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To find the local time of the Moon's Meridian Passage (or transit over a

given meridian) The mean time of transit of the moon over the Greenwich meridian on each day is nothing more than the hour angle of the mean sun at the instant, or the difference between the right ascension of the moon and the right ascension of the mean sun. If this difference did not change, the mean local time of the moon's transit would be the same for all meridians ; but as the moon's right ascension increases more rapidly than the sun's, the moon is apparently retarded from transit to transit.

Page IV. of the Nautical Almanac gives the mean time of the moon's “ Meridian Passage ” (or transit) over the meridian of Greenwich for each day; and the difference between two successive "Passages” is the retardation of the moon (varying from 44m. to 66m. according to the rate of the moon's motion) in passing over 24 hours of longitude. RULE.—Take the moon's

meridian passage

(upper) from page IV. of the Nautical Almanac for the given astronomical day.

If in west longitude take the difference between the time of “passage on the given and following day. If in east longitude take the difference between the time of " passage on the given and the previous day.

The difference being a 24-hour difference, hence, multiply it by the longitude in time, and divide the product by 24 (or by 2 and 12 successively); the result will be the correction to be applied to the Greenwich meridian passage as follows:

If in west longitude add this correction to the Greenwich meridian passage for the given day. If in east longitude subtract the correction from the Greenwich meridian passage for the given day. The result will be the meridian passage at ship.

NOTE.—In dealing with the day, it may be civil time a.m., for during half the lunar month the moon passes the meridian after midnight, but the time in the Nautical Almanac is astronomical time. Take an example : On October 4th the moon (by Nautical Almanac) passes the meridian of Greenwich at 17h. 26m. ; now this is the 5th a.m. at ship; therefore, for W. long. the day and day after would be the 4th nd 5th ; for E. long. the day and day before would be the 4th and 3rd ; in each case the actual astronomical day is the 4th, since it corresponds to the civil day 5th a.m.

The Rule just given applies equally to planets, which have the mean times of transit given in the Nautical Almanac.

For the Greenwich mean time corresponding to the time at ship.—To the time of the meridian passage at ship apply the longitude in time; add if west ; subtract if east.

Then correct the moon's declination for the Greenwich time (see p. 241).

Example. - January 29th ; long. 82° 30' W., find the local time of the moon's meridian passage, and the corresponding Greenwich date

H.

M.

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Example.February 2nd; long. 97° 30' E., find the local time of the moon's meridian passage, and the corresponding Greenwich date

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Example.April 1oth a.m. at ship, in long. 105° W., find the local time of the moon's meridian passage, and the corresponding Greenwich date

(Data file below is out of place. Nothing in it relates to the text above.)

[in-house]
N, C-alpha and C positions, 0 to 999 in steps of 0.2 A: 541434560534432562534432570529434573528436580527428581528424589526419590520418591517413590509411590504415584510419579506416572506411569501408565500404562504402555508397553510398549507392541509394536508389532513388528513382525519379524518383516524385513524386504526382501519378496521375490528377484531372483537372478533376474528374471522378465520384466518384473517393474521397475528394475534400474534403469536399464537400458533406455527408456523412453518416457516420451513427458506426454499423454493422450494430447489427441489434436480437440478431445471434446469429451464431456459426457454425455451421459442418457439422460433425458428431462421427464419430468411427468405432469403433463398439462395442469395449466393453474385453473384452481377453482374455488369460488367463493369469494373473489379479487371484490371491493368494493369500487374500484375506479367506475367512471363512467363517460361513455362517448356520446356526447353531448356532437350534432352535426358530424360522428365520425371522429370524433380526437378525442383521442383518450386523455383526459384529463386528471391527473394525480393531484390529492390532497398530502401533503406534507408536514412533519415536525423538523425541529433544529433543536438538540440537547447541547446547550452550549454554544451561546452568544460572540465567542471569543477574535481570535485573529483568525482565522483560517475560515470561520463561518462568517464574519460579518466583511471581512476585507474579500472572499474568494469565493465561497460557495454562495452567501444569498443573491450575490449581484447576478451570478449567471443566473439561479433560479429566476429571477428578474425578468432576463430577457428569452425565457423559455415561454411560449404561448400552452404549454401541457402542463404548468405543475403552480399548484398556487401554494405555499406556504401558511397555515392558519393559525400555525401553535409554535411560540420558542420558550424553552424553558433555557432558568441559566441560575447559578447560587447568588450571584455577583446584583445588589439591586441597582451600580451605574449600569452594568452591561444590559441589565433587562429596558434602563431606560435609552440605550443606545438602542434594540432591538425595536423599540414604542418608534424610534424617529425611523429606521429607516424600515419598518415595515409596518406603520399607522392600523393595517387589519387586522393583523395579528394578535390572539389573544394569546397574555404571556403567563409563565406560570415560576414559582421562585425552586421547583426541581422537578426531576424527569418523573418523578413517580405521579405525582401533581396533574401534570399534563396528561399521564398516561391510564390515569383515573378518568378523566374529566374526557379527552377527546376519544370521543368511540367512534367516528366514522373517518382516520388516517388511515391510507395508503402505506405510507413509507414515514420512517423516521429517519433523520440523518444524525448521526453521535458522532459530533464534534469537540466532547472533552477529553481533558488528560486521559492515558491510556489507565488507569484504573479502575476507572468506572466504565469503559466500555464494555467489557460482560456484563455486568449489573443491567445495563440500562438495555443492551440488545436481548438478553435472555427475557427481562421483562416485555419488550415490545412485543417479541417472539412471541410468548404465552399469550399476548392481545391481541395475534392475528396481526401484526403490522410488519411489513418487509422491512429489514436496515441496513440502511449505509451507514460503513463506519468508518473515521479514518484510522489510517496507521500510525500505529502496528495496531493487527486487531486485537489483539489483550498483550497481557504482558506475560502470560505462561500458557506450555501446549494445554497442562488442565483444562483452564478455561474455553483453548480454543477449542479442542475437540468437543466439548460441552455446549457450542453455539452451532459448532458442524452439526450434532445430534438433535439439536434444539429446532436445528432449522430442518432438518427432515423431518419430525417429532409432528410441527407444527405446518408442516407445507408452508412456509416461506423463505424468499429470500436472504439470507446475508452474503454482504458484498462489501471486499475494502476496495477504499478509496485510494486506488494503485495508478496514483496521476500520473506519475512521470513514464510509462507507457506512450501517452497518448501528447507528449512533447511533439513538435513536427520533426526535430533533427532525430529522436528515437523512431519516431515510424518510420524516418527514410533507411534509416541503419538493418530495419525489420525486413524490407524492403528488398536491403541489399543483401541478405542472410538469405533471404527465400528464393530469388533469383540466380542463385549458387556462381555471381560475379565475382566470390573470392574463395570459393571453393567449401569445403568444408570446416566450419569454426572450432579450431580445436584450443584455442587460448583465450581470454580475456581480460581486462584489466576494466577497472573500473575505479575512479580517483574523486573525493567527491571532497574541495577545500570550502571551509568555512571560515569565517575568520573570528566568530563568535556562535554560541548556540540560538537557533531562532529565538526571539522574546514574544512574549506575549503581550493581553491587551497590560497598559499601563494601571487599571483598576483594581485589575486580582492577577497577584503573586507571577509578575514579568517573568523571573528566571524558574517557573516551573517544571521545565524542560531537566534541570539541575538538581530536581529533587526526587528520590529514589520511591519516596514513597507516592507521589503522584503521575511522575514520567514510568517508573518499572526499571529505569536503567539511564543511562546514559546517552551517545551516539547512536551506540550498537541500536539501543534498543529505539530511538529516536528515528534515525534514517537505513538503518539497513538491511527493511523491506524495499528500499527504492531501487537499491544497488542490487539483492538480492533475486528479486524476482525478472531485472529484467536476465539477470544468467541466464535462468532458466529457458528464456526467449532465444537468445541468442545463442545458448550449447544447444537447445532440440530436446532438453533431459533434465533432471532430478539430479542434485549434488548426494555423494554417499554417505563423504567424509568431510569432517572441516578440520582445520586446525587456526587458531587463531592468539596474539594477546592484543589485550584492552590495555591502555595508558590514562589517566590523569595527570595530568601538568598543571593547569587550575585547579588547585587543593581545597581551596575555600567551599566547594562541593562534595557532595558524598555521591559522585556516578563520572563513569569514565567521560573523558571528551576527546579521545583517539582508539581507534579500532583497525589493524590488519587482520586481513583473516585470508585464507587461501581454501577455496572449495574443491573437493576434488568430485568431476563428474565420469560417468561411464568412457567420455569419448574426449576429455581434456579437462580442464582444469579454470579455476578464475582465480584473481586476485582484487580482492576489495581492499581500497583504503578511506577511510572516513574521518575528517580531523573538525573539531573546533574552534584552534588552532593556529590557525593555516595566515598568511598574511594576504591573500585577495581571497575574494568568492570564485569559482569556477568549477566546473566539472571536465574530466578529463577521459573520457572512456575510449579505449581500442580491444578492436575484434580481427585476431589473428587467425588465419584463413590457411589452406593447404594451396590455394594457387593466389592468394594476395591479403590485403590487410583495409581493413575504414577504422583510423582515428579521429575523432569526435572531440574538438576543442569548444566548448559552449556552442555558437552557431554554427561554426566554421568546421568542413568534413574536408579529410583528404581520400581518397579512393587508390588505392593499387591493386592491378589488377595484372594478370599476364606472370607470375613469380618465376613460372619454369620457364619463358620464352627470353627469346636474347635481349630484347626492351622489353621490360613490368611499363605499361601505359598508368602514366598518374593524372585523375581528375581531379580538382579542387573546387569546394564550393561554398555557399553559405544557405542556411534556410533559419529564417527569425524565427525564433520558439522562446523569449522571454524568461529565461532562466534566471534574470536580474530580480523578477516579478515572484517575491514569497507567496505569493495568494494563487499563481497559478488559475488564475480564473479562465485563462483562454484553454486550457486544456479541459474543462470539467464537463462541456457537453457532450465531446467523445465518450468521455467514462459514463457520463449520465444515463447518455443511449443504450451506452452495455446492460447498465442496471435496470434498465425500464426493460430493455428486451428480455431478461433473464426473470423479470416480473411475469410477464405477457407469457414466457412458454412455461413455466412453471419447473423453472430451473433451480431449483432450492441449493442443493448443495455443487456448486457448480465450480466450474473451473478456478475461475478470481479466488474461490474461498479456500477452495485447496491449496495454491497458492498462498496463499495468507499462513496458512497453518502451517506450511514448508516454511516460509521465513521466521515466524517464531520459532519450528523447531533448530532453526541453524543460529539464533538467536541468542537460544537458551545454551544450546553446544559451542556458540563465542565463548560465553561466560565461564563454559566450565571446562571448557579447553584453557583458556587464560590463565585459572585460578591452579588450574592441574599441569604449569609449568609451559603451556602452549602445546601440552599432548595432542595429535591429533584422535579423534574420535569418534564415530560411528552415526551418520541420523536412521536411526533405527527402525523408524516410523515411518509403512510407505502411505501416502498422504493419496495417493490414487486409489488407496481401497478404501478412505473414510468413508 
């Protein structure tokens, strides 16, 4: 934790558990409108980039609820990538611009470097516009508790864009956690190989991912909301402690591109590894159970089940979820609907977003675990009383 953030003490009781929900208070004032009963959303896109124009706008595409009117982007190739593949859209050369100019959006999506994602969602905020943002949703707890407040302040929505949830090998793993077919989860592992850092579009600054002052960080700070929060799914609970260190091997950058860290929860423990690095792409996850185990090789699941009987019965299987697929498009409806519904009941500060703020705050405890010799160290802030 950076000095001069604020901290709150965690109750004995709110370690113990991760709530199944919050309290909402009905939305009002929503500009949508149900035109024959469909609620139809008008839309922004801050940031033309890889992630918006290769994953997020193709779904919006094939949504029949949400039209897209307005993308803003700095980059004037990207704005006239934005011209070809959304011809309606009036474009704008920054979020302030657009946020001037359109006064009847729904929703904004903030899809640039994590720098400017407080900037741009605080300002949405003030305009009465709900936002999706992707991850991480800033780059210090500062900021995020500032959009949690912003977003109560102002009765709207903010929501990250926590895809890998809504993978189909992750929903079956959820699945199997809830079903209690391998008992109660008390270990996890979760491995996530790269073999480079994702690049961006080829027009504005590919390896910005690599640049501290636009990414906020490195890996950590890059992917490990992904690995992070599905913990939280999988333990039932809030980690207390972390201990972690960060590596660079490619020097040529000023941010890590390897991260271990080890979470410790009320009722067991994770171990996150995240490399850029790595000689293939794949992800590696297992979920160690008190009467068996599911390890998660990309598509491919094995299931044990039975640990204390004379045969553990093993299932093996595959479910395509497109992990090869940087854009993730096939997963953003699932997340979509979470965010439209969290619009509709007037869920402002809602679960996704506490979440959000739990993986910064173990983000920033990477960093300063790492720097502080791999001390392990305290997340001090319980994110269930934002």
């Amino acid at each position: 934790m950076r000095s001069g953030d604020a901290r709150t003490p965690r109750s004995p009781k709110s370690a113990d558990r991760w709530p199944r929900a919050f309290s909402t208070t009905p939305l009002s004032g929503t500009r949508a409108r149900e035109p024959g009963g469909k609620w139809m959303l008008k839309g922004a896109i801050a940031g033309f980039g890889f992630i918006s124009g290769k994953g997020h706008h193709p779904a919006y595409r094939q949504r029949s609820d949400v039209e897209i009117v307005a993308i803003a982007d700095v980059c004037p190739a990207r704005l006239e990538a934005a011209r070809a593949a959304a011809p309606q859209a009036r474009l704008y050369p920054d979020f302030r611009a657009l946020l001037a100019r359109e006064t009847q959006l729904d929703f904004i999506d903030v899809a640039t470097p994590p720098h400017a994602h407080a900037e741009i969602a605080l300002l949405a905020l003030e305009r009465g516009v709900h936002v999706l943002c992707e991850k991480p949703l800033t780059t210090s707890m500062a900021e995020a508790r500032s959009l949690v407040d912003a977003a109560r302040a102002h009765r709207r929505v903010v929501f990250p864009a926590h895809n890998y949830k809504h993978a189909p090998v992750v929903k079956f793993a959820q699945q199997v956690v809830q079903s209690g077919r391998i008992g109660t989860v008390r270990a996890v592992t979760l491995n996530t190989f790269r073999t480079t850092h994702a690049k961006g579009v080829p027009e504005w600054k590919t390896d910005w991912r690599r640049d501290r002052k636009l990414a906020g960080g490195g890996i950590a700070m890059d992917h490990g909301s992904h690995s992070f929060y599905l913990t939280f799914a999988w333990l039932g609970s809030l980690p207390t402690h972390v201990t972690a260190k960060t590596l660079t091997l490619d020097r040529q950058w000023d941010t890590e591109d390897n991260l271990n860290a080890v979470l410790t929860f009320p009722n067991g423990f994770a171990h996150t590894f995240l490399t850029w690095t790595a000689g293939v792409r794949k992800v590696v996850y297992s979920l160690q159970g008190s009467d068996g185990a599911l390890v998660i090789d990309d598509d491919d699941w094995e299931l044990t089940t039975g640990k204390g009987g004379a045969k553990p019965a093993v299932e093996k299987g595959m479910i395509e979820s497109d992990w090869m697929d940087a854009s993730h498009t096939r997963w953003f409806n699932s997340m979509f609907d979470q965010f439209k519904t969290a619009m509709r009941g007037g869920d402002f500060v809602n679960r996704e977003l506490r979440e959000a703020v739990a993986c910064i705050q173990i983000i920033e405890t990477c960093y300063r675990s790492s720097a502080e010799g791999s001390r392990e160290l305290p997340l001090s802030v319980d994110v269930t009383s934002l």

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In this example the moon passes ship's meridian on April 1oth at 4h. 22:5m. a.m.

N.B.-See Correction of Moon's Mer. Pass., Norie's Tables.

To find a Planet's Right Ascension and Declination at the time of transit

over a given meridian

Venus, Mars, Jupiter and Saturn are the only planets the navigator uses to determine the latitude by the meridian altitude (i.e., at transit). The Nautical Almanac, for the purpose of facilitating the reduction of the right ascensions and declinations of these planets, gives their “ Variations in 1 hour of longitude,” which can consequently be used in the same manner as in the “Var. in 1 hour" of the sun, and be similarly applied as regards E. and W. long. (see also Nautical Almanac explanations, “ Planetary Ephemerides at Transit ”).

Moon's Semi-diameter and Horizontal Parallax

These elements are given in Nautical Almanac, p. III. of the month, for noon and midnight, consequently they require to be interpolated for the given Greenwich time; if that time exceeds 12 hours the interpolation will naturally fall between midnight and the succeeding noon.

The corrected semi-diameter will require the augmentation due to the apparent altitude (see Table, Augmentation of the moon's semi-diameter [Table D]).

The corrected horizontal parallax will require the reduction for latitude (see Table E. Reduction of the Moon's Horizontal Equatorial Parallax for the figure of the Earth). Both these tables are in Norie's Tables.

Planet's Right Ascension and Declination for a given Greenwich Date,

mean time These elements come from the Nautical Almanac under the head of the given planet “mean time,” not “at transit at Greenwich,” unless for

latitude by the planet's meridian altitude.” They are given from day to day for Greenwich mean noon, and the difference of each element for two successive days is a 24-hour difference ; this difference must be taken as the basis of the correction for the given Greenwich date, mean time.

Thus, suppose the daily (or 24-hour) difference of declination to be 47'38":3 and you require the correction for 8h. of Greenwich time; then 47' 38":3 multiplied by 8 and the product divided by 24 (or by 2 and the resulting quotient by 12), the proportional part for 8 hours will be 15' 52":8, to be added to, or subtracted from, the declination of the given day, according as the declination is increasing or decreasing.